Weekly Mozilla News Beat, September 25, 2020
Just Slothin’ Around
When was the last time you took a sloth to the aquarium? If you answered, “....never?” then watch this video of one visiting an aquarium ASAP — if only to see the dolphins doing their best sloth impression.
People are using AI to build cities in Minecraft. The third annual Generative Design in Minecraft competition has participants craft algorithms to design cityscapes and the results are on-par with what city planners could actually use.
For 18 months, residents of the Welsh village of Aberhosan lost their broadband connections every morning at 7 AM. Turns out the culprit was a single old television set being turned on for the morning news.
Low-tech Meets Hi-tech
A record number of people in the U.S. are voting by mail this election. Conveniently, and somewhat surprisingly, 46 of the country’s 50 states are offering a way to track ballots to make sure they’ve been received. To the four states that don’t offer this: what’s the hold up?
Does your favorite site log your keystrokes? How about track your cursor movements? A new tool from The Markup called Blacklight lets users type in a website and see just how much it tracks you. (Fun fact: Mozilla Foundation’s site passed the test with flying colors.)
An update to Google’s maps app will use data from Johns Hopkins to offer an overlay showing a location’s seven-day average of confirmed coronavirus cases and if the area has been trending upward or downward. The new feature will be available worldwide.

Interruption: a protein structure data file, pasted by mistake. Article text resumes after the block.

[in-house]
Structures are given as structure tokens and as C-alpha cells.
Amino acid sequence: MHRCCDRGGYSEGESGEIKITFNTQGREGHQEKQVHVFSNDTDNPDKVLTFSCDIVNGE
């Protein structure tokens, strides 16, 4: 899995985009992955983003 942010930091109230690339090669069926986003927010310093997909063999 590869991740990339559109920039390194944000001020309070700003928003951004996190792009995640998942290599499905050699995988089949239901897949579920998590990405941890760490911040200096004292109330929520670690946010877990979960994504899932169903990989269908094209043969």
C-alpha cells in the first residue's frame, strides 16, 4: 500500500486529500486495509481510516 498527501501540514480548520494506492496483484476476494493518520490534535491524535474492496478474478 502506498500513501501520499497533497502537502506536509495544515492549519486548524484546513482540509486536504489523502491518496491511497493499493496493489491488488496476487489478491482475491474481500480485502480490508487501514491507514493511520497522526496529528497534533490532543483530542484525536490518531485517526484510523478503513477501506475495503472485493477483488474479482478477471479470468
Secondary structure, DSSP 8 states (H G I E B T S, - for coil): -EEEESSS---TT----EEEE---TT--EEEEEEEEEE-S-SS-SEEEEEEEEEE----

While the CDC may be unsure about coronavirus being airborne, the same can’t be said of virus testing kits — at least not if Walmart has a say. The U.S. retailer began trials of its drone-delivered, at-home covid-19 tests in Las Vegas and will soon expand to New York state.
Contact Tracing Woes
A new contact-tracing app by the NHS has hit England and Wales this week but is facing some hurdles in catching on. Some don’t know how to download the app while others are confused by its use of QR codes. Other users can use the app but won’t over privacy concerns.
Read this: Mozilla alumn Renée DiResta discusses in The Atlantic how there will soon be an endless amount of disinformation polluting the internet. False stories, not written by people, but by AI.
A YouTube contractor is suing the company for not protecting workers required to spot grotesque videos (they watch them so you don’t have to). Think of the most traumatizing thing you’ve ever seen — that’s what content moderators have to watch on a daily basis.
Protests erupted when Jacob Blake, an unarmed Black man, was shot in the back & paralyzed by police officer Rusten Sheskey. Now, four people are suing Facebook for allowing an event that encouraged invitees to go to protests armed. The event remained up even after two people were killed.
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